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Halton House, Aylesbury, Buckinghamshire.

Halton House south entrance (Brunel Design Group image)

Here’s a strange place. Once the country home of Alfred de Rothschild, Halton House is now owned by the Royal Air Force and has made many a film and television appearance. Today, its mellow sandstone facings offer a warm welcome for junior officers during the day as they make their trek from the main camp accommodation a few hundred metres away.

Alfred de Rothschild (1842-1918) took over the Halton estate in 1880 with hopes of providing himself with a grand residence to match those of his brothers, brother-in-law and uncles elsewhere in Buckinghamshire (see the links below for more on the Rothschild family). A powerful and wealthy family which had made its mark in the world of high finance and international banking in the late eighteenth century, the Rothschilds were ambitious, discerning and driven. Attracting the attention of European royalty, the family soon gained important patrons in several countries where the males of the family could strengthen the family ties as well as the private purse. Alfred was the grandson of the first ‘English’ Rothschild – Nathan Mayer Rothschild (1777-1836) and was set to continue in the family business from an early age. His own personal connections with royalty were cemented when studying for a degree in mathematics at Cambridge as he would meet lifelong friend the Prince of Wales, Albert Edward (later Edward VII).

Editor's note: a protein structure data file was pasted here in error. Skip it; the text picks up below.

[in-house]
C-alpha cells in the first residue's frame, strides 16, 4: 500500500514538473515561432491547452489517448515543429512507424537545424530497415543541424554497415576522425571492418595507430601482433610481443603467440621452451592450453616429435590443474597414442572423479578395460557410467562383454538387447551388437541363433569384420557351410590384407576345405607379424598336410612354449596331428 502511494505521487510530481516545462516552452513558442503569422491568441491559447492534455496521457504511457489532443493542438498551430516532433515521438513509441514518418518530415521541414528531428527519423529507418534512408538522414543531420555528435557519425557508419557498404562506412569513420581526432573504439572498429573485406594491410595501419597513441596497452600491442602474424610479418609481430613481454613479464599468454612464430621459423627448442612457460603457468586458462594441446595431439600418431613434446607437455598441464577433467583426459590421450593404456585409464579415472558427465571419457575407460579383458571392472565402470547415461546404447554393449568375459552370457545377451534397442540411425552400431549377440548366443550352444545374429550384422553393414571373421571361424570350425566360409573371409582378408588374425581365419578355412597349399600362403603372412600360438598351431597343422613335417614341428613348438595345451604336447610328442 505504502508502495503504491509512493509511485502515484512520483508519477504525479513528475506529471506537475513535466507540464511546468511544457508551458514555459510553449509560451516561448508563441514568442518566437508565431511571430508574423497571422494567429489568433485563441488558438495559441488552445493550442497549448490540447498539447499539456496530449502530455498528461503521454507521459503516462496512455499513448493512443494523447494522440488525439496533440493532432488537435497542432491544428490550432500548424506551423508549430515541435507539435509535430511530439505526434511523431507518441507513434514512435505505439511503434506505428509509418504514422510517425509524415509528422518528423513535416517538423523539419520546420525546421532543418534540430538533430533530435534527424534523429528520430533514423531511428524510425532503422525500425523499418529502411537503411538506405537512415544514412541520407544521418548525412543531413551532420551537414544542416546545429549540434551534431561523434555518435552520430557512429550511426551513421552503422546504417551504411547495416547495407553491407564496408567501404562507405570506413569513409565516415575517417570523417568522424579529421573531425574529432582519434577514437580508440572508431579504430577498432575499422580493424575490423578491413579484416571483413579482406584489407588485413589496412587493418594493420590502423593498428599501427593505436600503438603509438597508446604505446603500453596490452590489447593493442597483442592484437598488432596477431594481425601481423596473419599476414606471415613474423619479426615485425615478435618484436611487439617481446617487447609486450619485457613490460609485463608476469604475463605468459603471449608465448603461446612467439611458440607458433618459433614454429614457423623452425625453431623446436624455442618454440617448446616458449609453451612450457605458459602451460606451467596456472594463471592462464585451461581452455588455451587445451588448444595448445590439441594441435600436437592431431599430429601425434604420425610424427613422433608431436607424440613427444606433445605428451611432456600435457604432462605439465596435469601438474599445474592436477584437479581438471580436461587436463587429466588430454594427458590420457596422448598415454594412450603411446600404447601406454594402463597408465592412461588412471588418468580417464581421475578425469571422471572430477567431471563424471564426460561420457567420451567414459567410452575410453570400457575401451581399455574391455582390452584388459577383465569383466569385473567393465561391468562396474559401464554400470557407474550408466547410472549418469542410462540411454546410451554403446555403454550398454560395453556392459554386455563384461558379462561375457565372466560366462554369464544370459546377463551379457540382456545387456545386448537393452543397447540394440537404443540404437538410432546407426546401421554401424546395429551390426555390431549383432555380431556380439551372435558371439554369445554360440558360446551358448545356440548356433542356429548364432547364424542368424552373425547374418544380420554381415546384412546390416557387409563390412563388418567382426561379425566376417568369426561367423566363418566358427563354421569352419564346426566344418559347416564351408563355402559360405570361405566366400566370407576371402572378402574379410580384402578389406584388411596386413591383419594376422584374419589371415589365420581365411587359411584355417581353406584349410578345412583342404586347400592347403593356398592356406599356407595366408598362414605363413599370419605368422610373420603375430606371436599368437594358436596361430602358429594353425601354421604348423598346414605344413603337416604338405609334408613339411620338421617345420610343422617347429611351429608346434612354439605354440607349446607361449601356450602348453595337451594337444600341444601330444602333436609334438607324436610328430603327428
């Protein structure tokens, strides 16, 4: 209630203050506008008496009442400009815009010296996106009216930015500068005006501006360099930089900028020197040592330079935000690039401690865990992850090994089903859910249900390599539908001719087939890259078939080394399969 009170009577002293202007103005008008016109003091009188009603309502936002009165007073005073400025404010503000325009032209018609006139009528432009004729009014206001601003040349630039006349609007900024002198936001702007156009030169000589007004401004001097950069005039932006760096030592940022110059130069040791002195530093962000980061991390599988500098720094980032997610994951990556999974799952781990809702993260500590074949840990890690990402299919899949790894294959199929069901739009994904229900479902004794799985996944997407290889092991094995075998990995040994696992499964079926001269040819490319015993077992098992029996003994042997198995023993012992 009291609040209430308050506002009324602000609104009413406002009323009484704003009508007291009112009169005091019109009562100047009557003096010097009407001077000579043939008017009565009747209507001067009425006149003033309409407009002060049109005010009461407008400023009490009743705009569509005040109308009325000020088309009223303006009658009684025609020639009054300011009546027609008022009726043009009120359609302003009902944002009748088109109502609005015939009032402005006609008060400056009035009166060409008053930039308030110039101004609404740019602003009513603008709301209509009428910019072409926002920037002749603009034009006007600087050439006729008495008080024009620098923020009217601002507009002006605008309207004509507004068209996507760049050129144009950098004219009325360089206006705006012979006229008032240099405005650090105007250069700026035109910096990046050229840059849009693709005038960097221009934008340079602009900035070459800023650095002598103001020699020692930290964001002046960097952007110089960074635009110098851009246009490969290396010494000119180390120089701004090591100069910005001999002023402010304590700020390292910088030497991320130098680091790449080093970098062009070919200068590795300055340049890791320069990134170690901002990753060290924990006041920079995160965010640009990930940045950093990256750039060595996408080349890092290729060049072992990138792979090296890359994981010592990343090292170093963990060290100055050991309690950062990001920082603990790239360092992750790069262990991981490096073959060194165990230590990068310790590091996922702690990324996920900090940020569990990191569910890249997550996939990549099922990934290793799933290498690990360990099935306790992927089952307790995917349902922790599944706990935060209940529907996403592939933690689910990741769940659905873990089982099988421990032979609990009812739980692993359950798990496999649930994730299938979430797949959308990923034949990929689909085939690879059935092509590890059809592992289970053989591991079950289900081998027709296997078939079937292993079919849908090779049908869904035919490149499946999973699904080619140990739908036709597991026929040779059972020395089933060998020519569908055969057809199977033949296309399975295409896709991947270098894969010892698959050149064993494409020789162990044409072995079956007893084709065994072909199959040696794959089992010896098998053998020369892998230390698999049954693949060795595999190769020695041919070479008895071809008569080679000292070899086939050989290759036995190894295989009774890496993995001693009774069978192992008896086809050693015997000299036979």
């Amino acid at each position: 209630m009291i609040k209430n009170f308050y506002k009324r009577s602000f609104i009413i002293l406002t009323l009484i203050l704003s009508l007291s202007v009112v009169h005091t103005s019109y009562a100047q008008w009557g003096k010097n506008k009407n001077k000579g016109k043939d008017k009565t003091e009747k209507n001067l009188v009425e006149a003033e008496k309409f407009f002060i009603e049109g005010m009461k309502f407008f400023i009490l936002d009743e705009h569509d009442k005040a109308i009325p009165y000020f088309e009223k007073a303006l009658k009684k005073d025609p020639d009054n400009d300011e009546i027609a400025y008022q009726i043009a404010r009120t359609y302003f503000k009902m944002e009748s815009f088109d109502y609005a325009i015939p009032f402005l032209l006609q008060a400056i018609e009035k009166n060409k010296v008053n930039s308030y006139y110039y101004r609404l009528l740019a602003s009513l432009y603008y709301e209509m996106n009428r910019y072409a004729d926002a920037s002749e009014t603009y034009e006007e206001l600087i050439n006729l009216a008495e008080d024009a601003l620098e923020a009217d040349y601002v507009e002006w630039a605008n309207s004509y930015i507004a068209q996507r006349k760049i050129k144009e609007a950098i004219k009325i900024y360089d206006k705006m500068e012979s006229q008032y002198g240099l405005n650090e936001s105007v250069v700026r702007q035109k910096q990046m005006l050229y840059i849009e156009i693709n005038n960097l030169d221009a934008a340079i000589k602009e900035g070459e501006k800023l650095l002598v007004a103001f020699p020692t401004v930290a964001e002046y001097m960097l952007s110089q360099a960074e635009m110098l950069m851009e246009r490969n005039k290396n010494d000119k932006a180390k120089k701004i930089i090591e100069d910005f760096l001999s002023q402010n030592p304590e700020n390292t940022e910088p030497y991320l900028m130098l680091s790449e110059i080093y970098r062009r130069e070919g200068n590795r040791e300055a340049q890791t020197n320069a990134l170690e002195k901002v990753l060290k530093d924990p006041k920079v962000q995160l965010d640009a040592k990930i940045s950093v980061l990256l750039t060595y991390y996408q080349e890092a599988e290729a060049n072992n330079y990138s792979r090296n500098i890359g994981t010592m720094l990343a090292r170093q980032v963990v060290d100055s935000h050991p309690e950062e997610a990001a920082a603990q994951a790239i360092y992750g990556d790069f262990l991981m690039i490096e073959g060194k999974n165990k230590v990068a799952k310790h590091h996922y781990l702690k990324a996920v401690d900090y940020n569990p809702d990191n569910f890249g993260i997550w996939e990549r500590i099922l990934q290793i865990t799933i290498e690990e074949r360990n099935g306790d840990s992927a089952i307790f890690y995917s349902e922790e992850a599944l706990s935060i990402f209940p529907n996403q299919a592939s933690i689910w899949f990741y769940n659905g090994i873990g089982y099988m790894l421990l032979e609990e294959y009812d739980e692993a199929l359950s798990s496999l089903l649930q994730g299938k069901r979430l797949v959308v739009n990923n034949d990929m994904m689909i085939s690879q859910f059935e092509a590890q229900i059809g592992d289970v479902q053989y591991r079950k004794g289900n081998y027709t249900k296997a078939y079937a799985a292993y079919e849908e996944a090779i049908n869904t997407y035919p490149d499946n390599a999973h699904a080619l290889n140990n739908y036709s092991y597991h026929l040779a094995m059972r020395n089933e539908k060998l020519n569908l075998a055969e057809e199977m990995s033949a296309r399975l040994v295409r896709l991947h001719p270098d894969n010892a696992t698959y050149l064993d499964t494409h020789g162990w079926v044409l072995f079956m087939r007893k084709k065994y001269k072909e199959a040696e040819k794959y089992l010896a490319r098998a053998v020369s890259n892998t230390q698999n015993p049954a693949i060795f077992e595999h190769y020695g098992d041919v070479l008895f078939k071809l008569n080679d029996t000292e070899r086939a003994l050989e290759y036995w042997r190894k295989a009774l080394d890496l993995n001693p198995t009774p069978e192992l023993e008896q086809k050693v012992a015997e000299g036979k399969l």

The Halton estate had the usual mixed history of ownership; the land belonged to the Monastery of Christchurch, Canterbury, after the dissolution it was bought by the Bradshawe family, then the Winchcombes and Fermors, eventually passing by purchase to the Dashwood family. By the early 1700s there was reportedly a fine Palladian style house on the estate, but by the end of the century it had deteriorated whilst the Dashwoods enjoyed their house at West Wycombe. By the mid-nineteenth century, the estate had been sold to Baron Lionel de Rothschild (1808-1879) – Alfred’s father. Upon inheriting his father’s estates, Alfred set to work improving where he could, but his desire for his own residence was great, and the Halton estate provided the answer with its sweeping vistas and command over the Chilterns.

The new Halton House, south view 1883

The architect employed by Alfred may well have been William R. Rogers who was the design partner in the banking